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The Ice Bucket Challenge is currently sweeping the Internet, in which people are challenged to either donate $100 to an organization focussed on amyotrophic lateral sclerosis (aka Lou Gehrig’s Disease) OR record themselves dumping a bucket of ice water on their heads and donating only $10.
What could possibly be better than people having fun giving to a good cause? Shitting on those people and that cause, of course! As with any viral charity-focused meme these days, it’s attracted a lot of scrutiny, like in this Vice article by Arielle Pardes who says that “there are a lot of things wrong with the Ice Bucket Challenge, but most the annoying is that it’s basically narcissism masked as altruism.” Pardes claims that people who participate in the challenge aren’t actually doing anything, but are instead just pretending to do something.
Unfortunately for Pardes but fortunately for those suffering from ALS, people have been doing something in the form of donating to a very good charity. The ALS Association reported $13.3 million in donations between July 29 and August 9th, with 260,000 new donors. This compares to $1.7 million in funding raised for the same period the year prior.
But maybe, as William MacAskill suggests in a critical article on Quartz, half of that money was going to be donated, anyway, and so ALS has effectively stolen $6.5 million from other charities.
MacAskill is referencing something he calls “funding cannibalism,” which is based on his own research from his non-profit, Giving What We Can. Unfortunately, he doesn’t link to this research, so I have no idea what he’s basing his conclusion on. Also, because he doesn’t cite his research, I have no idea if that $6.5 million the ALS Association took from other charities came from starving orphans or the National Man Boy Love Association.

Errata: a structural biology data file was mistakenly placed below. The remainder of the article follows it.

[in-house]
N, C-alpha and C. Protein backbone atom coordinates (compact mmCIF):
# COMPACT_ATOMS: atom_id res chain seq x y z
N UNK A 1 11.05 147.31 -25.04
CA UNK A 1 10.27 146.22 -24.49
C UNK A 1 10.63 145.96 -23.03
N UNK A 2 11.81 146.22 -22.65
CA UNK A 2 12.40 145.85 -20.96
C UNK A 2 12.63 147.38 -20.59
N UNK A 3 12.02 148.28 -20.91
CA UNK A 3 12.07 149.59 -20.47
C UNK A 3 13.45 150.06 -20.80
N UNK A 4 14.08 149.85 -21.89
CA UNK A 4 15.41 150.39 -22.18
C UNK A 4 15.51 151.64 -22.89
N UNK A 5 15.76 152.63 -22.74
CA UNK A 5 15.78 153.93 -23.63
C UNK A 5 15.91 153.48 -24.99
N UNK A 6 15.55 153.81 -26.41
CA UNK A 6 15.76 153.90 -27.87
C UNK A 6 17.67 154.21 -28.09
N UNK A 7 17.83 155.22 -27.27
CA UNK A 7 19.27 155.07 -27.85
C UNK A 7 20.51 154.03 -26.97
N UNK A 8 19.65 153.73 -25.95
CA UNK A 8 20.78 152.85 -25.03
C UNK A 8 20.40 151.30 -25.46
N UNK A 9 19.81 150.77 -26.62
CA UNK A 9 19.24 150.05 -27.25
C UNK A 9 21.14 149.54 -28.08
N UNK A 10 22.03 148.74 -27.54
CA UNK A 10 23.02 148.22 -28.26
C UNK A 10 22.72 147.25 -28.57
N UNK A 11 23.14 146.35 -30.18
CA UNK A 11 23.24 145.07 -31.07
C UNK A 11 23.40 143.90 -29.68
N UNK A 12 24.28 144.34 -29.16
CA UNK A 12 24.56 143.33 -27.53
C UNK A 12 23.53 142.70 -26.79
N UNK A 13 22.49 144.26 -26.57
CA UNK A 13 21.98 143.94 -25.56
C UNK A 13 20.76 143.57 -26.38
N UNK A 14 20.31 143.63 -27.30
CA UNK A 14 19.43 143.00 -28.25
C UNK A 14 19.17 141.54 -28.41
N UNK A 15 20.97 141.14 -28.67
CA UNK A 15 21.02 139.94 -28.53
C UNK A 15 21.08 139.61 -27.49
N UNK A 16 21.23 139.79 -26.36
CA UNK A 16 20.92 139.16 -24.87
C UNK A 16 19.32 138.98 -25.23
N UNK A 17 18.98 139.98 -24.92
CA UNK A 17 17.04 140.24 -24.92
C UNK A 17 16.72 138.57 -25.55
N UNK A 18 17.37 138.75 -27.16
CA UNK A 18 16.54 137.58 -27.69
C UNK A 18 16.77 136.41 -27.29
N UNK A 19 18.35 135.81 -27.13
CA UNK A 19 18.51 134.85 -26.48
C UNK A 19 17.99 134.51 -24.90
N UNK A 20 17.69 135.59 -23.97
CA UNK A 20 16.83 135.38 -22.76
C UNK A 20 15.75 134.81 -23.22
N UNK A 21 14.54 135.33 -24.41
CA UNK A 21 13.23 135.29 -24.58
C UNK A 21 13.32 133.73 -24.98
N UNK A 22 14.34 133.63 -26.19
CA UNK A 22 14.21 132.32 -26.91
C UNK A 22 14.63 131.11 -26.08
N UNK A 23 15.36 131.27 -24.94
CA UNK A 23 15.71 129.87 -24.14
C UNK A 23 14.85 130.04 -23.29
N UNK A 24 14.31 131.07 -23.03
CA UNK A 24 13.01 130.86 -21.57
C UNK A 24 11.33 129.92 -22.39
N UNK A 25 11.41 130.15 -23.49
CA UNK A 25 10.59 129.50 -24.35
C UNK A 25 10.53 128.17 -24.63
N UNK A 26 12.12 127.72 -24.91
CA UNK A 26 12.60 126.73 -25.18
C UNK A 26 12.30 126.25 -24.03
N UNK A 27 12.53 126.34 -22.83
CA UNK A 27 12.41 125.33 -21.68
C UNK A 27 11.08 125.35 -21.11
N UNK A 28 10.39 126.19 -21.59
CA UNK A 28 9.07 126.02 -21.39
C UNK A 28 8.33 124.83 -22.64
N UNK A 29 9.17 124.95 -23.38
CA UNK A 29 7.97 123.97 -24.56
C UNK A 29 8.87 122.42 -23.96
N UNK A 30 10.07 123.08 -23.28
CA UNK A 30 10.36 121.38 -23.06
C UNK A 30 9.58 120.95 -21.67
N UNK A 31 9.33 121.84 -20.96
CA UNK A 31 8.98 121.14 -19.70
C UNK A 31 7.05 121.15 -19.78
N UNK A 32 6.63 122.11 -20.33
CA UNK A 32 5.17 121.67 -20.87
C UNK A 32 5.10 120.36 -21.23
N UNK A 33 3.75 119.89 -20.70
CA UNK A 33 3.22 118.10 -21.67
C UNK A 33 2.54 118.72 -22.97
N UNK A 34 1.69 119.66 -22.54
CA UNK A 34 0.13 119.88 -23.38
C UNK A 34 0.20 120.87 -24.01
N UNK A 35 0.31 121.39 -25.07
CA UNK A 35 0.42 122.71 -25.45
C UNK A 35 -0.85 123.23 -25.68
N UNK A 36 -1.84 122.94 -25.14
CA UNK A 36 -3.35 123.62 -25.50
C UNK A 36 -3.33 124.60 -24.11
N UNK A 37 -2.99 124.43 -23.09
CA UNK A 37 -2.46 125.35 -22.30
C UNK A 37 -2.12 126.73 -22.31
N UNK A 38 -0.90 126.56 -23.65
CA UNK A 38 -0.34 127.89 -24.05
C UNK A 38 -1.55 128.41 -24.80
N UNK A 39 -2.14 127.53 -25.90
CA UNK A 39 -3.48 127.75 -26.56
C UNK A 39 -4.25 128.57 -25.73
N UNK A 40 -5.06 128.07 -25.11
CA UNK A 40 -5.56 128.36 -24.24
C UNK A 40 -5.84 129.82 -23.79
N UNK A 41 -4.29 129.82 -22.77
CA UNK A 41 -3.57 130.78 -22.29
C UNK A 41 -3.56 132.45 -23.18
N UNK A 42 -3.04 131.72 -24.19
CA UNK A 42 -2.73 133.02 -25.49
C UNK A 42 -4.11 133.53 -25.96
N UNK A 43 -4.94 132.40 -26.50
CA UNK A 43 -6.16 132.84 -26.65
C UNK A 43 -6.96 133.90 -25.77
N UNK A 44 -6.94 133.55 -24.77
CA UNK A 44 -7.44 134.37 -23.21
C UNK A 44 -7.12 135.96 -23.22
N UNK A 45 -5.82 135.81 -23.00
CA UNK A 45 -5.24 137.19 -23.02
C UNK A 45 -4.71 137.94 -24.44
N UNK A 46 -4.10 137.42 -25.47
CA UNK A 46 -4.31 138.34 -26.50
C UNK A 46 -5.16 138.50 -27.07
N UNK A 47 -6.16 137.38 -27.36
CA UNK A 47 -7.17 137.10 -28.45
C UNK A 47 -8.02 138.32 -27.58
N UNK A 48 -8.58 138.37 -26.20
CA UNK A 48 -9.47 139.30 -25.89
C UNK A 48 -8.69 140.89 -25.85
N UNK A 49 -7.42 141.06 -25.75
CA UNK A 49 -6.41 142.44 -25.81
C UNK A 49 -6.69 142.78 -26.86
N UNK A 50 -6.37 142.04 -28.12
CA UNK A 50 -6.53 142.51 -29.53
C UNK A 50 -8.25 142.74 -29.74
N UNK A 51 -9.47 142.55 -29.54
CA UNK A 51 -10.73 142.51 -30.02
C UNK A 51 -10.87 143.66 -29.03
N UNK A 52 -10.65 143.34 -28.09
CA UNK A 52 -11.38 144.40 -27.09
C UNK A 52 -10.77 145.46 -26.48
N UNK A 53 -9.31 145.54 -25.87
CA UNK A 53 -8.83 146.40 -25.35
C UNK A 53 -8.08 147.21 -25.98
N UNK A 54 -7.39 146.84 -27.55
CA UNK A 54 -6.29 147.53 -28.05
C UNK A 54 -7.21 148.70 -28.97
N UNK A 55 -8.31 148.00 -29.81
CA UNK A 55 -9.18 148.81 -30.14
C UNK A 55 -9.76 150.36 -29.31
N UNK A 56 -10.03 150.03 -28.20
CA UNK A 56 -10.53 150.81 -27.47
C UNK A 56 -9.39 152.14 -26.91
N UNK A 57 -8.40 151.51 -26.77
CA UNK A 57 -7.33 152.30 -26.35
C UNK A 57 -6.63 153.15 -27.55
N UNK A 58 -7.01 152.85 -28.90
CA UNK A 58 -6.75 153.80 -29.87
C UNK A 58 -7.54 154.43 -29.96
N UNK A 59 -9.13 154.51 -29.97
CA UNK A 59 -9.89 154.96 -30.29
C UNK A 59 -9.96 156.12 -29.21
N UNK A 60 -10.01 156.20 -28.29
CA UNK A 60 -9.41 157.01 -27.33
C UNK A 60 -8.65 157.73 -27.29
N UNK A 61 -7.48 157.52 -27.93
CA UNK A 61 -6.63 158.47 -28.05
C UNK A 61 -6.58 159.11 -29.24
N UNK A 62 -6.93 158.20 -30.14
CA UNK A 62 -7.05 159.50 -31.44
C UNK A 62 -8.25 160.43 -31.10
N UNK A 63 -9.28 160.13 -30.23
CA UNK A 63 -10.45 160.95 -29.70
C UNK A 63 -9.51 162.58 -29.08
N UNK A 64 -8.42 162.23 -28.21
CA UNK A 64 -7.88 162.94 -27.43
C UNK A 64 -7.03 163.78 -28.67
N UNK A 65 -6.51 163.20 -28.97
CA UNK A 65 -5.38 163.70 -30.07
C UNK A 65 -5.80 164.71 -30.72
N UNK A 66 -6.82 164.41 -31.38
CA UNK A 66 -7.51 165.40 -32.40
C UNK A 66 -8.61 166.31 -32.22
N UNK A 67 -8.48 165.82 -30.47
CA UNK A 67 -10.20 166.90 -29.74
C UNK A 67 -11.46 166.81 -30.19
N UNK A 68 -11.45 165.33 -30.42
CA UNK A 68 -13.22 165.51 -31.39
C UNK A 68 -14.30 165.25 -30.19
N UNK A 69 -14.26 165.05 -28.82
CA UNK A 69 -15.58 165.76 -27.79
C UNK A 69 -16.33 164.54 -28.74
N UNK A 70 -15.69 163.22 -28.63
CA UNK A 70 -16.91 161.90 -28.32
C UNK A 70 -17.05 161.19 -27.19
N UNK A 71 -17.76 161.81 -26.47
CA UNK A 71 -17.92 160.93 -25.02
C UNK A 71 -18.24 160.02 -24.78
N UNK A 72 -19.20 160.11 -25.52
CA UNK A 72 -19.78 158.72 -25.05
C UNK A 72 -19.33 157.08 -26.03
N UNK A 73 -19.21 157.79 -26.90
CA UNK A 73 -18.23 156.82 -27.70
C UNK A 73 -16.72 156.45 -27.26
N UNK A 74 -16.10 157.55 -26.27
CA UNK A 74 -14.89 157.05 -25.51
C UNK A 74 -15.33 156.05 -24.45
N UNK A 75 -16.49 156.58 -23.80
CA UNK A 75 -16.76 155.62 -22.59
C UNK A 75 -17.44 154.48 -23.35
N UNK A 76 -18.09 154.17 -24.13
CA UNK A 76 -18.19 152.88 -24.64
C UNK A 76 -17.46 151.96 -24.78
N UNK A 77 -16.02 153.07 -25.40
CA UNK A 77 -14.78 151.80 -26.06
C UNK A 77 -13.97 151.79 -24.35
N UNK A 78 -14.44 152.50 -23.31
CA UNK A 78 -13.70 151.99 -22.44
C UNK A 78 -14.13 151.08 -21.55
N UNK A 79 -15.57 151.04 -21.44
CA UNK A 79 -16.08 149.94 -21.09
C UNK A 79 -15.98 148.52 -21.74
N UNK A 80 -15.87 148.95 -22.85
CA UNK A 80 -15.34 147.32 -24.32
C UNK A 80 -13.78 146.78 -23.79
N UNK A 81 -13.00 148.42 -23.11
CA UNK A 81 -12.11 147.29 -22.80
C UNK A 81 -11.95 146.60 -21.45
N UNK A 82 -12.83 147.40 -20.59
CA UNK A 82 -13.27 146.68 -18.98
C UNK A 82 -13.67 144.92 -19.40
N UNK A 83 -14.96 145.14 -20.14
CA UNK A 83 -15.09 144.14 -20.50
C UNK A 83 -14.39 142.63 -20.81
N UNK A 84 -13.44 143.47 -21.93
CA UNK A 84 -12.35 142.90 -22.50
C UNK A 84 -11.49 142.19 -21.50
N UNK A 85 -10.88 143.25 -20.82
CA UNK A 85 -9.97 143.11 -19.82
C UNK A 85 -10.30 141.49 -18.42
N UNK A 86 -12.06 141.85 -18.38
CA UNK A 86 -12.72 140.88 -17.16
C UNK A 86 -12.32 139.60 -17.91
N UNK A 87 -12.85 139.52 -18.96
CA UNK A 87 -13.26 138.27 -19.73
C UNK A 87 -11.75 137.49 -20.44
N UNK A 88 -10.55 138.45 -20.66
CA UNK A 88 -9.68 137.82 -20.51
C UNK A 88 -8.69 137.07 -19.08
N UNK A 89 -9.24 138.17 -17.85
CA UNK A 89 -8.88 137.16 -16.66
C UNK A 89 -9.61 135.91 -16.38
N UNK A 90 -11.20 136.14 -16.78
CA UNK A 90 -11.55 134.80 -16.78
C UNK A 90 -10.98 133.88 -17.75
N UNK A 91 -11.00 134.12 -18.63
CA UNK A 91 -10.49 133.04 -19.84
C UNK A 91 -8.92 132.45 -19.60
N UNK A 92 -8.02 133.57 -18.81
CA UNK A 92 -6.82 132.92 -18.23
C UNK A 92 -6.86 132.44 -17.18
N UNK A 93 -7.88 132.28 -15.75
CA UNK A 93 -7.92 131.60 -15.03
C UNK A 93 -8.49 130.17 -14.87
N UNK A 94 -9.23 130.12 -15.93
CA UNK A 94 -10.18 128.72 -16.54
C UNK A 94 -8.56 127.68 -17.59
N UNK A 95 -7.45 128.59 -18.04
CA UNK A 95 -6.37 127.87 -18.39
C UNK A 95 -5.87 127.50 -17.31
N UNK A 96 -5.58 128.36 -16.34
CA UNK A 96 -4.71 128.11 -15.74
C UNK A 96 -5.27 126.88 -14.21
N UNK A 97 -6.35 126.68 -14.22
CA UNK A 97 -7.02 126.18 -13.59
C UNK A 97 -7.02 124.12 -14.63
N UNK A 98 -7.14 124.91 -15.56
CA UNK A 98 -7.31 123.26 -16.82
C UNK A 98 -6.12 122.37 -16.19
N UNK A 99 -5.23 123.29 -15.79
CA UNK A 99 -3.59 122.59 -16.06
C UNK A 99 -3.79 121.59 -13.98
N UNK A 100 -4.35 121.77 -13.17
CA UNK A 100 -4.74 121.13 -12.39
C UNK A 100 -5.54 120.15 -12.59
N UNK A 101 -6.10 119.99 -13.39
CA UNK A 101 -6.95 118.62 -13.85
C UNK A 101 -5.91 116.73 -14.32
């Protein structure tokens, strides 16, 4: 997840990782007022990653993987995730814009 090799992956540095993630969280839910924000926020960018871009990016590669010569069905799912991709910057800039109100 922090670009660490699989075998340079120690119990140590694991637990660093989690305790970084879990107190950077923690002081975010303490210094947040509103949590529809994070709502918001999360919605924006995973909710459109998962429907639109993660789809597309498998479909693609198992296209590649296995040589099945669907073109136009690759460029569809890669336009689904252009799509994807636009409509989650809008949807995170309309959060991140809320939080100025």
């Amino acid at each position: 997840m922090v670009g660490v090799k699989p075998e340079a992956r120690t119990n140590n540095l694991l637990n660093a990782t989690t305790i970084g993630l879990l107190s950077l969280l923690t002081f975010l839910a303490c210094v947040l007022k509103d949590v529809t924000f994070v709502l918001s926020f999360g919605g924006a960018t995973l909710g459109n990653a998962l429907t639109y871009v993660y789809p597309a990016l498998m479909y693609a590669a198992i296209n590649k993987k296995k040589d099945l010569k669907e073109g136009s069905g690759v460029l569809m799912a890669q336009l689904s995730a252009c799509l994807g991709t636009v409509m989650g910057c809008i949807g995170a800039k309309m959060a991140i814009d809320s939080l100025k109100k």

MacAskill also claims that the ice bucket challenge is bad because it makes people feel very very good about doing something relatively minor, which will then lead to them doing fewer good things in the future. He points to a concept known as “moral licensing,” which is the idea that a person who is very confident in their own self-image as a good person will be more likely to engage in immoral acts.
For instance, MacAskill points to a study showing that subjects who bought an environmentally friendly item were more likely to later lie and steal compared to subjects buying a conventional item. Other studies have shown that people who are asked to think deeply about their own humanitarian qualities subsequently give less money to charity.
So could making someone feel good about giving to charity actually cause them to give less to charity in the long run? Maybe. Those studies are interesting, but they’re done in labs, usually on psychology students. In the real world, there are many other things that determine if we’re going to be good or not. Maybe a new donor to the ALS Association will go out tomorrow and kick a puppy, or maybe they’ll get more interested in ALS research and give again the next time the ALS Association emails them.
What I can say with certainty is that making people feel bad for participating in the Ice Bucket Challenge isn’t going to help any charities at all. It’s great to use popular memes like this as an opportunity to discuss evidence-based giving, but that discussion is going to do everyone a disservice if it uses shame as a hook.
Featured image comes from Flickr user Kyle May.